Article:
Is your home picture perfect? Neither is mine! Sometimes organizing projects just aren’t worth the time. Watch this video for some strategies I use in my own home that are anything but perfect. Form and function don’t have to be perfect strangers when decluttering your home.
(Click here to watch on YouTube if you can’t see the embedded player. Or watch the video at http://bit.ly/tcdperfect.)
Hi. I’m Lorie Marrero, creator of the Clutter Diet book and on-line program, and today we’re going to talk about not being perfect and getting away with it. You know, in my program we talk a lot about being effective, doing what works. And I have a few examples today to show you things that I’ve done for myself and for my clients that have not been the perfect, lined-up-on-a-shelf, rigid organization solution you might expect from someone in my profession.
So, here’s something I want to show you in this office closet here in my new house. This fixed shelf is not going anywhere. And I had these plastic drawers already, and I wanted to see if I could use them in this space. When I measured, it was just a fraction of an inch too tall. So, I looked at it, and I was able to remove the drawer and look under here and realize that if I were to remove the top on this set of drawers, it actually would fit just right underneath the shelf. And so I very elegantly got out a hack saw and hacked off the top of this thing. And now that I’ve shown it to you – I was saving it for this video – I’m just going to recycle this, because I don’t need it. I’m just going to have this tucked underneath the shelf permanently and there it works just fine. And you can do that too. Use what you have, make it work for you.
Another thing that people don’t expect from me is to say: “Maybe you don’t need a filing system.” You know, nowadays, people have gone paperless to such a degree that we actually have very little paper left in our lives to file away. And what if you just have a box for things at the end of the year or even a big folder and label it for the year, make an index of the pile of stuff. You can put that index in front of the folder, you can put it inside the box, if that’s what you’re doing, or you can even type up that index and put it in Evernote and that’s it. What if you didn’t make individual folders and have them all special and color-coded with all of your files in them? Usually, you rarely reference the things that you put in your filing cabinet anyway. So why bother? If you just need them for a “just-in-case scenario,” you might as well just put them in a pile together and bundle them up and be done with it. We’re always looking for the return on investment in an organizing project, so we’re not organizing for organizing sake, we’re organizing because we’re going to get more time back on the other side. So if the time invested is not going to pay off, why do it?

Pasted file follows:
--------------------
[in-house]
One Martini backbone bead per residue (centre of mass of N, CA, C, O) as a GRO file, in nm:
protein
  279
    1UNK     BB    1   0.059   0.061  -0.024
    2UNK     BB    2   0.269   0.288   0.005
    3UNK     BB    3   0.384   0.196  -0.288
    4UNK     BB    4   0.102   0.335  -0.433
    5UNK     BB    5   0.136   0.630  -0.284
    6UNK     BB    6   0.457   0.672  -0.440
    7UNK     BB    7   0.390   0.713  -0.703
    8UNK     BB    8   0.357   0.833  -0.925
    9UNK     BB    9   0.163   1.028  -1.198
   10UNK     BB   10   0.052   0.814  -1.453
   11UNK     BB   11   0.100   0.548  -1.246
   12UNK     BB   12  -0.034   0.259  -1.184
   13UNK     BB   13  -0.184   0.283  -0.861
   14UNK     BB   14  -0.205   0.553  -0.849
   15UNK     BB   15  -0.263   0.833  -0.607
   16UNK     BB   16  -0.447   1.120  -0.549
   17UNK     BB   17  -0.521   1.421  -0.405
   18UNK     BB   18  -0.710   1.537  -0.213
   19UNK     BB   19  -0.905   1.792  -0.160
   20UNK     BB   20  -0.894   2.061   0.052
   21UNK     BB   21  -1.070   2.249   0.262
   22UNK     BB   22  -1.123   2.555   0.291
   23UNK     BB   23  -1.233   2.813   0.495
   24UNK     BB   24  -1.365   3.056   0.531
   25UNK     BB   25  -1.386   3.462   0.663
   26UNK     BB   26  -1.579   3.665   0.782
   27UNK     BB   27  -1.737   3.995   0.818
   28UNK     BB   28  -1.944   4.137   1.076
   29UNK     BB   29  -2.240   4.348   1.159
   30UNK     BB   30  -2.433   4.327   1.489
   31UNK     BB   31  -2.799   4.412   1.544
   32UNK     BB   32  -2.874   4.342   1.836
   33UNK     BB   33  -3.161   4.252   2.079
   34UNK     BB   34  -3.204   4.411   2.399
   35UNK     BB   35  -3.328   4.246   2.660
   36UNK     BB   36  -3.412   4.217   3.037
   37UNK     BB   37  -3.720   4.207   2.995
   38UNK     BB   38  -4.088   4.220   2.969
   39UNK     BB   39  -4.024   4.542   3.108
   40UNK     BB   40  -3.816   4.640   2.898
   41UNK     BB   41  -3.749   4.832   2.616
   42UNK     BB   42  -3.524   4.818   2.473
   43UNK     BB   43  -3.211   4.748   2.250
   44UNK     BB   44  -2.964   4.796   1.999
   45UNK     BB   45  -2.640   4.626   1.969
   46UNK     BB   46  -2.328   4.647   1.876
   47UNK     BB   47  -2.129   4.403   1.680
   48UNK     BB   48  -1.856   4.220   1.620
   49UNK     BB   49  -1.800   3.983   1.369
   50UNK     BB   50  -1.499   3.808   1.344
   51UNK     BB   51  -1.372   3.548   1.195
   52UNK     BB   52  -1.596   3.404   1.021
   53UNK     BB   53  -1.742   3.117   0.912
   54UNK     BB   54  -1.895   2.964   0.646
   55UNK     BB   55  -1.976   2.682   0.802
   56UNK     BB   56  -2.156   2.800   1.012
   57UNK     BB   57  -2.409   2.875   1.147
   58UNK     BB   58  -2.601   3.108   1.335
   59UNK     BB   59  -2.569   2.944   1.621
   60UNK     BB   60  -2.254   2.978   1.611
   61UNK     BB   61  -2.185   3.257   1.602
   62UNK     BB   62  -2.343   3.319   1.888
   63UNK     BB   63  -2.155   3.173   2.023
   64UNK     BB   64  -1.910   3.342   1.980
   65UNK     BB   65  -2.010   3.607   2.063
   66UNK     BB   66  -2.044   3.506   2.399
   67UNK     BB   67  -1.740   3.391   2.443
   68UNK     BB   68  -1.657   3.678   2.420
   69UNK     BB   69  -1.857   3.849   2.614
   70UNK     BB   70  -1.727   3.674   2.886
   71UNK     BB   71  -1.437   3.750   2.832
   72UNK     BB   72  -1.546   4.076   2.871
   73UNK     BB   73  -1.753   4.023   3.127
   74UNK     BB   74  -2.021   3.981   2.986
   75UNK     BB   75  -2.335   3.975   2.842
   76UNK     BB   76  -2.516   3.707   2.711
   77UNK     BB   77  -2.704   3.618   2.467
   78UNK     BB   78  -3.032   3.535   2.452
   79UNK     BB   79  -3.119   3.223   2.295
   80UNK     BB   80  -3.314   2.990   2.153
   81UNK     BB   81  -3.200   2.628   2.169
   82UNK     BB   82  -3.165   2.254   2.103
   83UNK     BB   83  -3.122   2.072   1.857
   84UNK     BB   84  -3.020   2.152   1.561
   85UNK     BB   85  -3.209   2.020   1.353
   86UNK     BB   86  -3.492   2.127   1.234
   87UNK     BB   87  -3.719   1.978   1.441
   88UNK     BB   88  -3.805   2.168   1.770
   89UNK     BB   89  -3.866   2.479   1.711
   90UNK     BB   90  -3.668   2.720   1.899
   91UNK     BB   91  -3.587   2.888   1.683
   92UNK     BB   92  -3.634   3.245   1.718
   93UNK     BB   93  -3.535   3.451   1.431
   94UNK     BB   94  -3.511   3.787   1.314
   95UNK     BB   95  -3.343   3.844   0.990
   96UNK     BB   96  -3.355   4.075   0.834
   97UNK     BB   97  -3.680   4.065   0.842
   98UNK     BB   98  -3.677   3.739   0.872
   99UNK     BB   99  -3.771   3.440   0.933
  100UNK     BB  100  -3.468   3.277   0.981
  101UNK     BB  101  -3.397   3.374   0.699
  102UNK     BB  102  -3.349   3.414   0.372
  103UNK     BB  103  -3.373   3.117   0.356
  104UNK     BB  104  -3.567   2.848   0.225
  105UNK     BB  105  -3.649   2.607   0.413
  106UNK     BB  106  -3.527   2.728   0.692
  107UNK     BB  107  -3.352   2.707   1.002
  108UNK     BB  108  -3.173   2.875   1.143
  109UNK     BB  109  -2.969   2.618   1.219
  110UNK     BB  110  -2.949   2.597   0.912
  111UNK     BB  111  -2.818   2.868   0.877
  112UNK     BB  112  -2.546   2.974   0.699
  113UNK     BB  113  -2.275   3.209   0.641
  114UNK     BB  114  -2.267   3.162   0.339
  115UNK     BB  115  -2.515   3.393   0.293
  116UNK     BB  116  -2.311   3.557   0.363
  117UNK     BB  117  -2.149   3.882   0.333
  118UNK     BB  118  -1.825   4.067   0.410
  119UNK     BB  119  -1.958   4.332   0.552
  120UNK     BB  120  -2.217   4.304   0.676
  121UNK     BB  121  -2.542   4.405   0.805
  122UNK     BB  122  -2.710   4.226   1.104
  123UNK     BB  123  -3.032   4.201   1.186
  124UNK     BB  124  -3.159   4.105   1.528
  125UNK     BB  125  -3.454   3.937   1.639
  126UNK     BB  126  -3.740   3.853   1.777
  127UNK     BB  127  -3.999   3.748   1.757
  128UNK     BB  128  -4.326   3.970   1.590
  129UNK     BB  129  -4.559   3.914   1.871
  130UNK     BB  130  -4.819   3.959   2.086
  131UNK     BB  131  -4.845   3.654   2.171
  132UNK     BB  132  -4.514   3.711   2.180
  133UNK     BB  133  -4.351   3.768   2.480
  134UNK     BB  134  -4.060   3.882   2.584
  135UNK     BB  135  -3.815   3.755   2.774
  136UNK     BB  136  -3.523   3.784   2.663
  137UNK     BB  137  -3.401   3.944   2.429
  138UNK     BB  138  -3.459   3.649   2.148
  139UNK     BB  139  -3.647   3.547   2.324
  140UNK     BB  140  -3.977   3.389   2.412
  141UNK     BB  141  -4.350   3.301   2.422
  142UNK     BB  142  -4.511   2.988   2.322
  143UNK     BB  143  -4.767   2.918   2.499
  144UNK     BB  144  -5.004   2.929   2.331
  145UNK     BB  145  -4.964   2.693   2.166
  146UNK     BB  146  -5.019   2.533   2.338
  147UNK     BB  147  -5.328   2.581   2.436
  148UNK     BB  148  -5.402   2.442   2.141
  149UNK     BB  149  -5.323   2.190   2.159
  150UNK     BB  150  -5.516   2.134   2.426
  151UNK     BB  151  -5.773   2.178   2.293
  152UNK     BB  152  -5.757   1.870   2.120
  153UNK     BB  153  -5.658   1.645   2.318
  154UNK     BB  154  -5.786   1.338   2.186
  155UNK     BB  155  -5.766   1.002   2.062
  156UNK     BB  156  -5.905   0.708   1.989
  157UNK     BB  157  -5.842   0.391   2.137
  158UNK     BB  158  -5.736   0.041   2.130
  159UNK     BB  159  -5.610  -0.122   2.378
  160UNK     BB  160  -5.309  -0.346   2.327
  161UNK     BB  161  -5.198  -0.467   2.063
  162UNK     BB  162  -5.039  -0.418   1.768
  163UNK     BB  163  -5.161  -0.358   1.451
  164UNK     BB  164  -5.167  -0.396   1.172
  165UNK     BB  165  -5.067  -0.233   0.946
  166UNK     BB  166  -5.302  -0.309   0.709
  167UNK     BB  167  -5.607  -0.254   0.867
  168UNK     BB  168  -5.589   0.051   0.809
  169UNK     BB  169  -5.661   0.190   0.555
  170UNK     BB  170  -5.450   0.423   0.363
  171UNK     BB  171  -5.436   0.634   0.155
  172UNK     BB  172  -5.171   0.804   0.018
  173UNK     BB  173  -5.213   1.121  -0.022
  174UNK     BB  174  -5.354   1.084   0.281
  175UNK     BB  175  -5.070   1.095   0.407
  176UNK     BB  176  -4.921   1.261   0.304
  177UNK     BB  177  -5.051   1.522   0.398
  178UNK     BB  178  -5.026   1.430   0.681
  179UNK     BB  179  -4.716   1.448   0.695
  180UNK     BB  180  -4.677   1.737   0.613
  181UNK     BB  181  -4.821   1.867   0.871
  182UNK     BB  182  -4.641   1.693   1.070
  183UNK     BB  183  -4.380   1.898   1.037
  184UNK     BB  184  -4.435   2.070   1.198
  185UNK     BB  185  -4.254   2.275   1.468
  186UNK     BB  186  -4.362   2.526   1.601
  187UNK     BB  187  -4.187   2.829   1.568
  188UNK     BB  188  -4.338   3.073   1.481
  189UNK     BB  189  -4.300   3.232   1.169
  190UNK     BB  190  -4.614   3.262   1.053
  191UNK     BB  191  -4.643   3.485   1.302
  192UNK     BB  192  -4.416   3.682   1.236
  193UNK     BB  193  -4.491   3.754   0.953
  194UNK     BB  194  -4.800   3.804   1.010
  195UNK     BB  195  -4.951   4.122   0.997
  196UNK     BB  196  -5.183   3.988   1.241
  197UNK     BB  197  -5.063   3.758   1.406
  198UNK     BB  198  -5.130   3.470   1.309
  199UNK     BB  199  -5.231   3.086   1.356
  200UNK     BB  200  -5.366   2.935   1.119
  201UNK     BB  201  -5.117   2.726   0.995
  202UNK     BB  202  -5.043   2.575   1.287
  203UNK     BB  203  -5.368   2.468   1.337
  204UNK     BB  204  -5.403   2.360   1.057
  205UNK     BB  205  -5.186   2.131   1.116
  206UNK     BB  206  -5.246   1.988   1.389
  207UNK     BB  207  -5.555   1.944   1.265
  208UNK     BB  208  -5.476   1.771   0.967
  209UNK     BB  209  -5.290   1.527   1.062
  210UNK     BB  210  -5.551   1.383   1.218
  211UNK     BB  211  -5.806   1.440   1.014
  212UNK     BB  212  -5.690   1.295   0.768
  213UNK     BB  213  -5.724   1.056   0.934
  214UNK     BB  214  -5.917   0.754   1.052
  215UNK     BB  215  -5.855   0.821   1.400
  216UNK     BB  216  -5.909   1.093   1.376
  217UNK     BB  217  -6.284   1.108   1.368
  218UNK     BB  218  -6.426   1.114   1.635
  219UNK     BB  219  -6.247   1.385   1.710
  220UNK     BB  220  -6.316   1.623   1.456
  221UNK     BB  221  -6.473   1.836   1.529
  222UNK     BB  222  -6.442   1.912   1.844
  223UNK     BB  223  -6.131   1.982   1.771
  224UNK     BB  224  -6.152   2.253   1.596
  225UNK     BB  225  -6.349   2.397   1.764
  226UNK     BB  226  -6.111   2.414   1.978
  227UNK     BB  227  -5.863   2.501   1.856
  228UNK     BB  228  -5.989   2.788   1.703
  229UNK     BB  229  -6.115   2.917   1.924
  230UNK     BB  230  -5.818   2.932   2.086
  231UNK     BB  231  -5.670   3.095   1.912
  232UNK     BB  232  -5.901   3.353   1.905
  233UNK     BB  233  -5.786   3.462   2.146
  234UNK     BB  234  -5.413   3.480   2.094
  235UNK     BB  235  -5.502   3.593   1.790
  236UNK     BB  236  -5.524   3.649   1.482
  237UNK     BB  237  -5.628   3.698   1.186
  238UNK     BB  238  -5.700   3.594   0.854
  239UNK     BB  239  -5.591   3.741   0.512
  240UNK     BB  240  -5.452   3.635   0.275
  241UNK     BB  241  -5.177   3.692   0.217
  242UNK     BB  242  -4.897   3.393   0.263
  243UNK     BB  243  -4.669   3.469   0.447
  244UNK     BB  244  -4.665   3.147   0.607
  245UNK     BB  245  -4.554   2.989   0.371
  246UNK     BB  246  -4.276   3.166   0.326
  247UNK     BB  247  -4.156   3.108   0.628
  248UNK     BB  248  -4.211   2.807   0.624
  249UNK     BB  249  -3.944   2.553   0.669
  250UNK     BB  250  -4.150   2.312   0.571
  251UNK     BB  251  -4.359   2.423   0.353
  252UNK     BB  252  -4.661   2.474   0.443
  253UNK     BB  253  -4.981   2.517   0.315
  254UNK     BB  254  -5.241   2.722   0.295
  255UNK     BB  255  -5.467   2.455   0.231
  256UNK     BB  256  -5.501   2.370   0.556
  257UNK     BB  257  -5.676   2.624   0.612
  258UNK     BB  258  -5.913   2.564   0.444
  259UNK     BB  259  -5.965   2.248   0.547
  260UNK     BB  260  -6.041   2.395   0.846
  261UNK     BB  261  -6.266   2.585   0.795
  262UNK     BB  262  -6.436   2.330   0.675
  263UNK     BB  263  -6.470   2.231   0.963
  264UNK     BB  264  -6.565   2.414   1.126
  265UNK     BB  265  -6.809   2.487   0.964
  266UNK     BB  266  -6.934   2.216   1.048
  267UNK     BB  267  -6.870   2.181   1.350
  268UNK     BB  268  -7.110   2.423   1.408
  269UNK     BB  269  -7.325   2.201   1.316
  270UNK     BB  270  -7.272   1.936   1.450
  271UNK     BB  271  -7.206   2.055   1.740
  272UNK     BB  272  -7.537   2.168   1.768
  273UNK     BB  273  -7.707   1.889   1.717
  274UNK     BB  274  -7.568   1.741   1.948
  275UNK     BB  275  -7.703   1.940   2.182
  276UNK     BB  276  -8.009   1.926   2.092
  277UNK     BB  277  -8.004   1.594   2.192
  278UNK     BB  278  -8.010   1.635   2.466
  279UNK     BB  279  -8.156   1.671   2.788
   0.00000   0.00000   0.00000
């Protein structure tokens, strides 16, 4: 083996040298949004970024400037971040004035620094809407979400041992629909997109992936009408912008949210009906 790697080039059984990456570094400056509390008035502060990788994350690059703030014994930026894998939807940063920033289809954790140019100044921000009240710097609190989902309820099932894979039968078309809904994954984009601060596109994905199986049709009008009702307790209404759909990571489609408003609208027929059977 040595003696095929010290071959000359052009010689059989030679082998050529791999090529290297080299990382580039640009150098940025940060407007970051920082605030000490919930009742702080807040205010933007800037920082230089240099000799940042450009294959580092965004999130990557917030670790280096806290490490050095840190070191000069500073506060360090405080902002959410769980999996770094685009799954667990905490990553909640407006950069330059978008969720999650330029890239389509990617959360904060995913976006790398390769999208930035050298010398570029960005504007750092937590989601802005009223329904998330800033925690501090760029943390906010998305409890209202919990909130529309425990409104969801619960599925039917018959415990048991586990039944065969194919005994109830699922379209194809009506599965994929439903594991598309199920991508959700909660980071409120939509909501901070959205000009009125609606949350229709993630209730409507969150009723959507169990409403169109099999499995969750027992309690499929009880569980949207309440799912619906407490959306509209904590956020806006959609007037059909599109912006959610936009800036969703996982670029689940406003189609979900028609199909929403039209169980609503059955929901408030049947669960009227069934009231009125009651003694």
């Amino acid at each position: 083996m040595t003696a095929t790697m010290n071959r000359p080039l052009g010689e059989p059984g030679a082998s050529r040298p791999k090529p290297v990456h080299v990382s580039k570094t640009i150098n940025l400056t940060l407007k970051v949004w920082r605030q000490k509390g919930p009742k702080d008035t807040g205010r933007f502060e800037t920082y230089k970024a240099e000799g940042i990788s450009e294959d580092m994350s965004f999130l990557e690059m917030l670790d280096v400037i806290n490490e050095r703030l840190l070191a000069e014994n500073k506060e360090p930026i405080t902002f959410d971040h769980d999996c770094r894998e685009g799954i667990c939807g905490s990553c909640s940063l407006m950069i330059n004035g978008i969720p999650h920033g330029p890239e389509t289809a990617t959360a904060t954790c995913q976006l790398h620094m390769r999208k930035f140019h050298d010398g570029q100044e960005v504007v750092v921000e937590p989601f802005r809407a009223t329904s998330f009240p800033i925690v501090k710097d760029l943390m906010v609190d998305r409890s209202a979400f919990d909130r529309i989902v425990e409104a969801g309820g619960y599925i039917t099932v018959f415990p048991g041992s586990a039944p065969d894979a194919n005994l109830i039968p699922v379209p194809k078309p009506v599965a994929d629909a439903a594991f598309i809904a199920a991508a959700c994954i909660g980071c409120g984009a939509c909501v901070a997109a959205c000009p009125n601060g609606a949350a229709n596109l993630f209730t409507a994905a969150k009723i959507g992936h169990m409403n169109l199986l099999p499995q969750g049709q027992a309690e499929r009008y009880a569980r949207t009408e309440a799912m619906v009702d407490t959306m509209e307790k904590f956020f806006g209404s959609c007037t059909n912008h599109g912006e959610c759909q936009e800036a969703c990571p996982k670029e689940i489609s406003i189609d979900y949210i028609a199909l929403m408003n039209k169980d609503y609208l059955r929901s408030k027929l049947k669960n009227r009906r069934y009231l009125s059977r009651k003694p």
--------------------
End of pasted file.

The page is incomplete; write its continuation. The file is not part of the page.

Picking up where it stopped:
You know, another thing that we do for our clients, and I did for my own little kids growing up, was we did not keep their shoes all lined up in the closet ready to go in their bedrooms and worry about running upstairs to the bedroom when it’s time to go somewhere. We would get a big basket like this and put the kids’ most commonly worn shoes in the basket, have another basket for socks, and, you know, I have two boys so we would just do all white socks in that basket, and when it was time to go, everybody would line up by the back door, we’d put everybody’s shoes on and get out the door. We didn’t have to run back and forth up and down stairs to go to bedrooms and find the shoes. So just do what works.
Think about what you could do in your house if you didn’t have to have the perfect solution. If you need some help we have advice from our Team on-line available seven days a week in our Member Area. You can find out more at https://www.clutterdiet.com/learnmore. You can ask our experts your question, upload your photos, show us what’s going on, and maybe we will even let you off the hook of that organizing project you were thinking of doing.
Come and see us, come and talk to us, we’d love to help you. See you next time, and may you always be happy and grateful for having more than enough.
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